“How students really study and does it matter?” was an actual study performed on 229 students in an Introductory Psychology Class. The professor, Regan A.R. Gurung, did this to see how different study methods affected the students test scores.
Professor Gurung began the study by giving the students a questionnaire that asked them what were their study habits. Did they study for hours or just review the material before the exam? Did they listen to music or sit around their family or roommates. He added the survey to the end of the last four exams of the class and let the students know that their participation was voluntary. He had them rate each section on a 5-point scale.
What he found was that the most effective techniques students used were the amount of hours the student studied the material had a positive affect on their grade. Other things that contributed to having a better exam score was joining a study group, creating flashcards and mnemonic devices as well as confidence in the material that was being studied.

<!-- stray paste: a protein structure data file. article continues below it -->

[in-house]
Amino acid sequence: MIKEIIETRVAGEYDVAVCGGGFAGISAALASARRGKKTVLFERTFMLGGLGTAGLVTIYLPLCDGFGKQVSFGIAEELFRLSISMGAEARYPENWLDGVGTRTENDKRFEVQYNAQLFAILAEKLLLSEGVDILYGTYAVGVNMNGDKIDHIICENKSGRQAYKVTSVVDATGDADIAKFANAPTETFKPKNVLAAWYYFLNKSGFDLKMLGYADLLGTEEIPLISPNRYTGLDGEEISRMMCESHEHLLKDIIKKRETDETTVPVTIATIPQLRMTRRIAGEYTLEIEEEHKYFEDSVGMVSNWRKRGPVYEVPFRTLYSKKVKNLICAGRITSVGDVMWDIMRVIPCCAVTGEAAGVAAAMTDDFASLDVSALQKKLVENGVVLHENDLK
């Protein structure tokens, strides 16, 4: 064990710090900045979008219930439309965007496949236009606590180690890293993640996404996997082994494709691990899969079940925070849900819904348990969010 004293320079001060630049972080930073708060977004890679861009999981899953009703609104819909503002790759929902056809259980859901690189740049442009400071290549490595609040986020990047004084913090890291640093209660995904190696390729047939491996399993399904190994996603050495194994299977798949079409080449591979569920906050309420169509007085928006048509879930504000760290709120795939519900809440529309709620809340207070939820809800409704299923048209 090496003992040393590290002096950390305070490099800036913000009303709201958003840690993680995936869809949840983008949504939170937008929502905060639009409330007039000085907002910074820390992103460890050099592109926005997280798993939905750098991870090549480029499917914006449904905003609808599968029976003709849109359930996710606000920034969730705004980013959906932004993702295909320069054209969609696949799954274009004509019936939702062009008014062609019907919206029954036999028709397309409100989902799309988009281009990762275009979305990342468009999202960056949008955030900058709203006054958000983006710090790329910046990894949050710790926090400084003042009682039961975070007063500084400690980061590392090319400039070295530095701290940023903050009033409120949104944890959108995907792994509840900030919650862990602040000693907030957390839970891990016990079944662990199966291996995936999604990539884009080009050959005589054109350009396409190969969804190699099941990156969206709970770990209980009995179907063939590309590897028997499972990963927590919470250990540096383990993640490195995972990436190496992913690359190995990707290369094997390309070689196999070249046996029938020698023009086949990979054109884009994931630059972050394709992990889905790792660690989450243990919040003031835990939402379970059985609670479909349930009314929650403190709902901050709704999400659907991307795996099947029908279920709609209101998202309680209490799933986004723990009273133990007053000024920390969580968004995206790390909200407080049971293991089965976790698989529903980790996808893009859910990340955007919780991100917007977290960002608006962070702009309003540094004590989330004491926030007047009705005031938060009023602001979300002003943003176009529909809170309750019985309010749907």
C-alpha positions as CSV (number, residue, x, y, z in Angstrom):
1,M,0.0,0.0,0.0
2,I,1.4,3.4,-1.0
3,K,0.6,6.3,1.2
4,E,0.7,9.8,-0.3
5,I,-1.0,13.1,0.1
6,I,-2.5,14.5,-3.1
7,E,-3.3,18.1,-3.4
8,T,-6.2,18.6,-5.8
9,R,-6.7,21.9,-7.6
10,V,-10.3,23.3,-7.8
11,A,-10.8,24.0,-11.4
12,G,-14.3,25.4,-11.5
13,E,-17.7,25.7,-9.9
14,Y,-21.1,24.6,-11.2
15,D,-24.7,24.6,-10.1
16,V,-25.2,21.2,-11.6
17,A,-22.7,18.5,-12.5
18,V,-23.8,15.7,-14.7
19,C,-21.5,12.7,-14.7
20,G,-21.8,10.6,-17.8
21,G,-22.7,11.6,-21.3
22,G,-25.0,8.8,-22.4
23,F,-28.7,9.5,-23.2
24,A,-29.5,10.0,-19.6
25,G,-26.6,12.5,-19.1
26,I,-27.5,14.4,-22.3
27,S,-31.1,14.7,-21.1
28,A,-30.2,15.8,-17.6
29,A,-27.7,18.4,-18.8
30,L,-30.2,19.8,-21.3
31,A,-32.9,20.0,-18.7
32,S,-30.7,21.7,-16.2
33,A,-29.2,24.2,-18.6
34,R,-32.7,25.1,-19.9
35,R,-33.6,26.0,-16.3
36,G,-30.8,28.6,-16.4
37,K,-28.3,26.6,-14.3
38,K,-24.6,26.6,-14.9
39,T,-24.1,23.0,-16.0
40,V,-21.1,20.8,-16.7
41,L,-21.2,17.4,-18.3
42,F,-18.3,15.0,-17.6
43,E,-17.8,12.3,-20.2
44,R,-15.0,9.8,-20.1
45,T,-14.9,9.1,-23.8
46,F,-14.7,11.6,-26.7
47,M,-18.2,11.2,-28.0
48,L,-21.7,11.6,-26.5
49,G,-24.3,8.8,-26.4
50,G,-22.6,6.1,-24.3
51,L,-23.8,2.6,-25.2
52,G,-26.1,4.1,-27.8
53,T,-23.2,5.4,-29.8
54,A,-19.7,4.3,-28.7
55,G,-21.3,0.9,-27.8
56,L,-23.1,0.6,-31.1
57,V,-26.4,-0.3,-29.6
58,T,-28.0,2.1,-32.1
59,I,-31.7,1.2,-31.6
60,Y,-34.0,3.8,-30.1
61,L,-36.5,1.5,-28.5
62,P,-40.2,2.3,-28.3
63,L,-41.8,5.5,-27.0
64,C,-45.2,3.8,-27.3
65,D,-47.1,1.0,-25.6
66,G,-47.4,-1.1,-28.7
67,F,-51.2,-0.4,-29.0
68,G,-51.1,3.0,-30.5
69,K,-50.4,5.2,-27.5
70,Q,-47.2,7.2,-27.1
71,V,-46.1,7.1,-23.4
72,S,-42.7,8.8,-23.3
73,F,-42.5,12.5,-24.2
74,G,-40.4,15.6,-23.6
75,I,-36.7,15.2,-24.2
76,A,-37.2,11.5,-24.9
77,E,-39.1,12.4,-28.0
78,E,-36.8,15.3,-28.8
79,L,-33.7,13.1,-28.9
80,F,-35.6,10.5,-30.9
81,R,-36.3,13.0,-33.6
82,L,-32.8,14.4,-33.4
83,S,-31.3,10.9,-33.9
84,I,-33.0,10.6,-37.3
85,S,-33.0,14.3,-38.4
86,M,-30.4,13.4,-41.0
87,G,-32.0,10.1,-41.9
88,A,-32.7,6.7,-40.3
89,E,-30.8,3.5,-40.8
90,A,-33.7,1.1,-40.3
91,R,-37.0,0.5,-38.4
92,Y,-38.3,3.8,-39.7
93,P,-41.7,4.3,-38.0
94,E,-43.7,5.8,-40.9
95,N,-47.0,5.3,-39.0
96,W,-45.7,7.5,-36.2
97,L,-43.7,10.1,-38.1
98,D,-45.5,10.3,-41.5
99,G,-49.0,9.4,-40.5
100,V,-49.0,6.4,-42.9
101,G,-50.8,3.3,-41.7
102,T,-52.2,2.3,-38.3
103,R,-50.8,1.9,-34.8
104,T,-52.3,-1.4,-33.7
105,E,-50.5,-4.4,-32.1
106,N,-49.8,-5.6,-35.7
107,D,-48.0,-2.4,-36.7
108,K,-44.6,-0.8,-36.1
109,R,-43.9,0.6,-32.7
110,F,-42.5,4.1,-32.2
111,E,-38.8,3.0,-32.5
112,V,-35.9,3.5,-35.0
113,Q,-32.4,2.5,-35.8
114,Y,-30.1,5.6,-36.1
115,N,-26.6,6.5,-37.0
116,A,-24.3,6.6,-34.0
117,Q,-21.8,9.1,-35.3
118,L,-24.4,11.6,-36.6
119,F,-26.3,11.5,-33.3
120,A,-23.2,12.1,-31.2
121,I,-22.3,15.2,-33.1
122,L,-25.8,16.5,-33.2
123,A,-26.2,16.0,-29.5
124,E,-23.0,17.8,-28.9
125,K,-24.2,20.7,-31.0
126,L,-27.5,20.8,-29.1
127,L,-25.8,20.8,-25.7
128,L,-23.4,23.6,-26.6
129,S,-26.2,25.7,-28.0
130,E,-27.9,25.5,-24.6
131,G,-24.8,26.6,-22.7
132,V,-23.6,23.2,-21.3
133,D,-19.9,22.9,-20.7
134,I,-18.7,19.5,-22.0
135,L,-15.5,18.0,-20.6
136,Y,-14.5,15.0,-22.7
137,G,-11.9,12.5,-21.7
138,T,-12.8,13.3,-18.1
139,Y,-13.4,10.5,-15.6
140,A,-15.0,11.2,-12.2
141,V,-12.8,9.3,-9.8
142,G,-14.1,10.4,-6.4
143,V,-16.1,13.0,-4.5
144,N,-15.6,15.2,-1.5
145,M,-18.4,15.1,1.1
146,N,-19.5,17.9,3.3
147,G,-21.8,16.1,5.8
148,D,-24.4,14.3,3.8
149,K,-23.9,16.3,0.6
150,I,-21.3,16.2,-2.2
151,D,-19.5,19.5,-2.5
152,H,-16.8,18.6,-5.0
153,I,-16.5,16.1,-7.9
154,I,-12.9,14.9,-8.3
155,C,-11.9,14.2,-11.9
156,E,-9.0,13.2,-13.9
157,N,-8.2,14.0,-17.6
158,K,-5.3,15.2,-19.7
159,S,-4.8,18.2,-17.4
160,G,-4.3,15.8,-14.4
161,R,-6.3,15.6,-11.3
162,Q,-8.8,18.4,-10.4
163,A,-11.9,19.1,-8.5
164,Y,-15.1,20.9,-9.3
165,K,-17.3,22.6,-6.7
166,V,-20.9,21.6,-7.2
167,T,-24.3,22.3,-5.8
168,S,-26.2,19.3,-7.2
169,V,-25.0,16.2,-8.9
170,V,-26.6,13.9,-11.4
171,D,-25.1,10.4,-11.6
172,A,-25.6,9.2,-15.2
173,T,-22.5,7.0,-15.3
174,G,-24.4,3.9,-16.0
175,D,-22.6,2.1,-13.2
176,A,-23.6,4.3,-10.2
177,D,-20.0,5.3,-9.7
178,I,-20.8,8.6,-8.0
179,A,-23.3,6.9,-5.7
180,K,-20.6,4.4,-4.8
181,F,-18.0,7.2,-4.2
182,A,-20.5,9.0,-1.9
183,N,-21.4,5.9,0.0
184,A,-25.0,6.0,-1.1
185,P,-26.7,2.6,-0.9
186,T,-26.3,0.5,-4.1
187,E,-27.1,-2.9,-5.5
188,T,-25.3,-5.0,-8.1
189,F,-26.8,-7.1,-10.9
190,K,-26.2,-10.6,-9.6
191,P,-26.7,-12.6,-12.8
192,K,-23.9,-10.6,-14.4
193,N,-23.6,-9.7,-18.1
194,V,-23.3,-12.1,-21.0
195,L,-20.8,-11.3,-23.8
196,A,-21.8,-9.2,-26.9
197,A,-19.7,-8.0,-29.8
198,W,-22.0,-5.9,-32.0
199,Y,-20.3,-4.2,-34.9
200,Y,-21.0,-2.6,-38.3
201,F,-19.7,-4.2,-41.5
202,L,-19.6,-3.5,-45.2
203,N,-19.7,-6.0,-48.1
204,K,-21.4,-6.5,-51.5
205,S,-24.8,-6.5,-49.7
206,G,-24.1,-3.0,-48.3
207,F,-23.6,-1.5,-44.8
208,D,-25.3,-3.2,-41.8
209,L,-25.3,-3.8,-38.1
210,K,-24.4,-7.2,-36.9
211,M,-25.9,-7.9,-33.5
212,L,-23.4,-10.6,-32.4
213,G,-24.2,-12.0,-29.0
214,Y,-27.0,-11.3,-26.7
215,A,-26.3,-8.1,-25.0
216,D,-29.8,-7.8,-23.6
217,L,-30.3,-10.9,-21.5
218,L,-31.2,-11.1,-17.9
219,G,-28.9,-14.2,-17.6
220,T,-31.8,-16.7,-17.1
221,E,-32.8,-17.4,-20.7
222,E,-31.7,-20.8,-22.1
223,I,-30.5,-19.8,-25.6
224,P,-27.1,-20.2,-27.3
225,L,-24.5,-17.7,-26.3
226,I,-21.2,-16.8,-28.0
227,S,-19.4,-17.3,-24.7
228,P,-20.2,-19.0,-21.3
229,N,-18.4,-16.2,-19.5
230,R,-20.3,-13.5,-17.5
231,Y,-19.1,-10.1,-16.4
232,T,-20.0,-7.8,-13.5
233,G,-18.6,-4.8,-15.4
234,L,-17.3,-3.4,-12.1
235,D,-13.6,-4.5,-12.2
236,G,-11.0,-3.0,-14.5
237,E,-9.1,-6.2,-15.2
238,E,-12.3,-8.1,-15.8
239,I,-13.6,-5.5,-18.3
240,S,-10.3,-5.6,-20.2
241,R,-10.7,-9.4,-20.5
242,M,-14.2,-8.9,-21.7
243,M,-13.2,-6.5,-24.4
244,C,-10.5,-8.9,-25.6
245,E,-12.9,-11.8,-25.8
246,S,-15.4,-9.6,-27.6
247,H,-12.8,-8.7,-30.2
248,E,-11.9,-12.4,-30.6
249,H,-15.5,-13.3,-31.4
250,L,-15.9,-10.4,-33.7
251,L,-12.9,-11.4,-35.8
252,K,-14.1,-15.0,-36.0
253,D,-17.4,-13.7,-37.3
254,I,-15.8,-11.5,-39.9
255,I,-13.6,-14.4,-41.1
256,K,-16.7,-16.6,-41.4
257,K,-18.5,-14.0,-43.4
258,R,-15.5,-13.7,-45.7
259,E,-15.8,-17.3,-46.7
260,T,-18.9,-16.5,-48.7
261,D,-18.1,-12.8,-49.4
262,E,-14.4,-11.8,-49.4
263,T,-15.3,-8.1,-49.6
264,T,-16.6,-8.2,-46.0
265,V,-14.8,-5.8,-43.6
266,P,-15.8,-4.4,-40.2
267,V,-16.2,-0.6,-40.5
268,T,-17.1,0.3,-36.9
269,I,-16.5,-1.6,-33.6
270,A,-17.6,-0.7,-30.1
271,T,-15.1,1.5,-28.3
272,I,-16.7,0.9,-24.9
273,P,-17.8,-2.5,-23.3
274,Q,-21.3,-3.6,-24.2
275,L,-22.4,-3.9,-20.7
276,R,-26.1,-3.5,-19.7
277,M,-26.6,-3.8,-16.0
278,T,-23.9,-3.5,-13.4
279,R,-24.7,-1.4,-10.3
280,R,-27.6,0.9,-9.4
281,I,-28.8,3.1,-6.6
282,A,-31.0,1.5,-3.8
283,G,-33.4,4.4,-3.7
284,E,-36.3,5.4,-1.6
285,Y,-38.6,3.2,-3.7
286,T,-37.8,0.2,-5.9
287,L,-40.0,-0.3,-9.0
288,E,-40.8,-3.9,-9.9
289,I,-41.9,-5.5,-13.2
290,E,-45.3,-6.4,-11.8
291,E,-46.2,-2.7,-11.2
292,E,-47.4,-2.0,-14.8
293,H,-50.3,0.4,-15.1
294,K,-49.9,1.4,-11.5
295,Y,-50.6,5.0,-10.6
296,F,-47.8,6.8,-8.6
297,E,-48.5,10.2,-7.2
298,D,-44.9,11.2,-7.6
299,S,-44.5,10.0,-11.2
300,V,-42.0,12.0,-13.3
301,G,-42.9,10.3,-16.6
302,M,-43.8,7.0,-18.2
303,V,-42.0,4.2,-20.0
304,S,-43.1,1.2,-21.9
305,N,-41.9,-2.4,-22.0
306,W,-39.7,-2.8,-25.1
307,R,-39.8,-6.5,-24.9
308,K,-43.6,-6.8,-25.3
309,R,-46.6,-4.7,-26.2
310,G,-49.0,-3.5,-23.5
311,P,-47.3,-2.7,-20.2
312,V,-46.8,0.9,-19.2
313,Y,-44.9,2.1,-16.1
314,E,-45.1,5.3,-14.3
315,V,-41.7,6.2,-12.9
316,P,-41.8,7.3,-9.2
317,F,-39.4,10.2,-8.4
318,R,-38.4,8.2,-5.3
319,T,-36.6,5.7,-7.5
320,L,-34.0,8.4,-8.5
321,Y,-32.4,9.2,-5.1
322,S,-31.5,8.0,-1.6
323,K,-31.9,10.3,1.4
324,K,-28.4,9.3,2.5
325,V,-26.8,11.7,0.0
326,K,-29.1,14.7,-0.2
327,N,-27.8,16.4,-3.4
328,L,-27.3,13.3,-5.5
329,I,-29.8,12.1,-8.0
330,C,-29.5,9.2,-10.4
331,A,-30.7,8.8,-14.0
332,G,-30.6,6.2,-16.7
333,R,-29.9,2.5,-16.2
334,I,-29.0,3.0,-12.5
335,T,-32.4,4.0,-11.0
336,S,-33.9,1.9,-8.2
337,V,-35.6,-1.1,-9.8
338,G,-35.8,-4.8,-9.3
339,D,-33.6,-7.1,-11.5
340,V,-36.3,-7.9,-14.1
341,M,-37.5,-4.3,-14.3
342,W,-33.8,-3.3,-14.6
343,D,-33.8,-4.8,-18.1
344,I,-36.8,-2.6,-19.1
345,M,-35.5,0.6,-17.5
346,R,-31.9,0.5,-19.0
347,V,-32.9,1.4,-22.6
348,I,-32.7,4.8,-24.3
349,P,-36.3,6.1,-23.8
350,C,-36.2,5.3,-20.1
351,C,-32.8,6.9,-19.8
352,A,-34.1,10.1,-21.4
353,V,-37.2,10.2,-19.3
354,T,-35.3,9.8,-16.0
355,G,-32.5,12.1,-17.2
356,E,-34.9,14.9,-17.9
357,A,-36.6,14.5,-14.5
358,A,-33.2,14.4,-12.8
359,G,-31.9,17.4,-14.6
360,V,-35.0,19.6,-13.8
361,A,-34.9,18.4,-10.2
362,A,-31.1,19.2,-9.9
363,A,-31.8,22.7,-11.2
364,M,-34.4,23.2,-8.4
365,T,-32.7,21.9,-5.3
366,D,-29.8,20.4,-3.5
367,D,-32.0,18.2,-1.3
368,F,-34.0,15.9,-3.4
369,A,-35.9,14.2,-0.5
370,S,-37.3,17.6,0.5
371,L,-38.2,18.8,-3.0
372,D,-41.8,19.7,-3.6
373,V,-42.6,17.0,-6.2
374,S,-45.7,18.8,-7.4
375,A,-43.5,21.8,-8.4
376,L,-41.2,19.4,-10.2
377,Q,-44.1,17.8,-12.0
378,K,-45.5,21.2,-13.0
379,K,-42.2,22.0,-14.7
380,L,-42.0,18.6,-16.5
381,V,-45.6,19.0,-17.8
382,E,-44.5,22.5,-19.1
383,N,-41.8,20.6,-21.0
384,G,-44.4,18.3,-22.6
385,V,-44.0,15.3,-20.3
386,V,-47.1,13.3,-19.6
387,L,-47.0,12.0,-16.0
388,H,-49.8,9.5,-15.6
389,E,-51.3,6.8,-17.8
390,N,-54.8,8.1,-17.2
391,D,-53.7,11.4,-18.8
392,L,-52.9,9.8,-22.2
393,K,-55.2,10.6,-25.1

He also concluded that some behaviors that interfered negatively studying and resulted in lower test scores were if while studying they were listening to music, or watching television. Also a negative contributor was studying in the presence of roommates, family, or searching the Internet. Instant messaging also had negative affects on their scores.
After reading this article, I have to honestly say, I have tried all of these techniques from late elementary school right through High School. I did the flash cards, put in the hours of studying. I went to tutoring and attended all before/after school homework help and test prep classes. For me it really didn’t work. The best study method that I found to be effective and helped to produce a better grade was reading over the material right before the test. It was fresh in my mind and I could recall most of what I just read....